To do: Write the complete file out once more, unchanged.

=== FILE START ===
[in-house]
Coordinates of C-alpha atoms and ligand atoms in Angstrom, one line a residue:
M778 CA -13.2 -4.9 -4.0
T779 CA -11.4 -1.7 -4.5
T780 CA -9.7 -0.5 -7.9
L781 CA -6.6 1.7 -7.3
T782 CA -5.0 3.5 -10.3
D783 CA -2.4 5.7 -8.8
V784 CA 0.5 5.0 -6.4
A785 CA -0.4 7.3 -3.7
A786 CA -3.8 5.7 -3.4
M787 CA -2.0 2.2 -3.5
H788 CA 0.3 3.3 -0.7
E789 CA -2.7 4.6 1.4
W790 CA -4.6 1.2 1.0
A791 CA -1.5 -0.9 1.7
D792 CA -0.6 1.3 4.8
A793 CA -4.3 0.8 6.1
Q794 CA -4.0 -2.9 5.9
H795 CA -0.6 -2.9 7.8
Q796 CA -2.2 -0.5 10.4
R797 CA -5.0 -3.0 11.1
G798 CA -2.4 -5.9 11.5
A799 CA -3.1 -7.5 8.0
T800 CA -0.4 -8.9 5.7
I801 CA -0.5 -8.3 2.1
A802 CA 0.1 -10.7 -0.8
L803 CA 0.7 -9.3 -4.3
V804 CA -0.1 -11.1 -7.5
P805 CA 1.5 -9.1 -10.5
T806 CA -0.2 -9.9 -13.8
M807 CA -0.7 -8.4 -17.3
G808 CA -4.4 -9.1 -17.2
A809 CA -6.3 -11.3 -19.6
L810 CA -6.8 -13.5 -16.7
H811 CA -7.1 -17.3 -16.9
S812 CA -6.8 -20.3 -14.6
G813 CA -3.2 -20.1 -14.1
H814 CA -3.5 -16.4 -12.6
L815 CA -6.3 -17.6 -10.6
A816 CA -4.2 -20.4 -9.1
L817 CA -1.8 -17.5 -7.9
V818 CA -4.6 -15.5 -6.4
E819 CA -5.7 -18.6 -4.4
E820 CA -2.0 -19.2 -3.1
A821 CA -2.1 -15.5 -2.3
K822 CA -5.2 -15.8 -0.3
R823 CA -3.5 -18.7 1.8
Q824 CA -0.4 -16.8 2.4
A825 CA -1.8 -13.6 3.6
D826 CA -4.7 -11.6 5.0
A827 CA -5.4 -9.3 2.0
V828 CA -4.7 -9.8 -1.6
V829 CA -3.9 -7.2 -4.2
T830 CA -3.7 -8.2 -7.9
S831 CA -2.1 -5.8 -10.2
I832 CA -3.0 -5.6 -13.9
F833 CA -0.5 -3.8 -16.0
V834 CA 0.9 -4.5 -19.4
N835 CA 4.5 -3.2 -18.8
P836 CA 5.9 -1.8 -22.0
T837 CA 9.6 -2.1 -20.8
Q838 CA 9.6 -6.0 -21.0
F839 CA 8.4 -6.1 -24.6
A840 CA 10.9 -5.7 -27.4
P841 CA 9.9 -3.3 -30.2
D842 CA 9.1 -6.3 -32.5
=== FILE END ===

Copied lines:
[in-house]
Coordinates of C-alpha atoms and ligand atoms in Angstrom, one line a residue:
M778 CA -13.2 -4.9 -4.0
T779 CA -11.4 -1.7 -4.5
T780 CA -9.7 -0.5 -7.9
L781 CA -6.6 1.7 -7.3
T782 CA -5.0 3.5 -10.3
D783 CA -2.4 5.7 -8.8
V784 CA 0.5 5.0 -6.4
A785 CA -0.4 7.3 -3.7
A786 CA -3.8 5.7 -3.4
M787 CA -2.0 2.2 -3.5
H788 CA 0.3 3.3 -0.7
E789 CA -2.7 4.6 1.4
W790 CA -4.6 1.2 1.0
A791 CA -1.5 -0.9 1.7
D792 CA -0.6 1.3 4.8
A793 CA -4.3 0.8 6.1
Q794 CA -4.0 -2.9 5.9
H795 CA -0.6 -2.9 7.8
Q796 CA -2.2 -0.5 10.4
R797 CA -5.0 -3.0 11.1
G798 CA -2.4 -5.9 11.5
A799 CA -3.1 -7.5 8.0
T800 CA -0.4 -8.9 5.7
I801 CA -0.5 -8.3 2.1
A802 CA 0.1 -10.7 -0.8
L803 CA 0.7 -9.3 -4.3
V804 CA -0.1 -11.1 -7.5
P805 CA 1.5 -9.1 -10.5
T806 CA -0.2 -9.9 -13.8
M807 CA -0.7 -8.4 -17.3
G808 CA -4.4 -9.1 -17.2
A809 CA -6.3 -11.3 -19.6
L810 CA -6.8 -13.5 -16.7
H811 CA -7.1 -17.3 -16.9
S812 CA -6.8 -20.3 -14.6
G813 CA -3.2 -20.1 -14.1
H814 CA -3.5 -16.4 -12.6
L815 CA -6.3 -17.6 -10.6
A816 CA -4.2 -20.4 -9.1
L817 CA -1.8 -17.5 -7.9
V818 CA -4.6 -15.5 -6.4
E819 CA -5.7 -18.6 -4.4
E820 CA -2.0 -19.2 -3.1
A821 CA -2.1 -15.5 -2.3
K822 CA -5.2 -15.8 -0.3
R823 CA -3.5 -18.7 1.8
Q824 CA -0.4 -16.8 2.4
A825 CA -1.8 -13.6 3.6
D826 CA -4.7 -11.6 5.0
A827 CA -5.4 -9.3 2.0
V828 CA -4.7 -9.8 -1.6
V829 CA -3.9 -7.2 -4.2
T830 CA -3.7 -8.2 -7.9
S831 CA -2.1 -5.8 -10.2
I832 CA -3.0 -5.6 -13.9
F833 CA -0.5 -3.8 -16.0
V834 CA 0.9 -4.5 -19.4
N835 CA 4.5 -3.2 -18.8
P836 CA 5.9 -1.8 -22.0
T837 CA 9.6 -2.1 -20.8
Q838 CA 9.6 -6.0 -21.0
F839 CA 8.4 -6.1 -24.6
A840 CA 10.9 -5.7 -27.4
P841 CA 9.9 -3.3 -30.2
D842 CA 9.1 -6.3 -32.5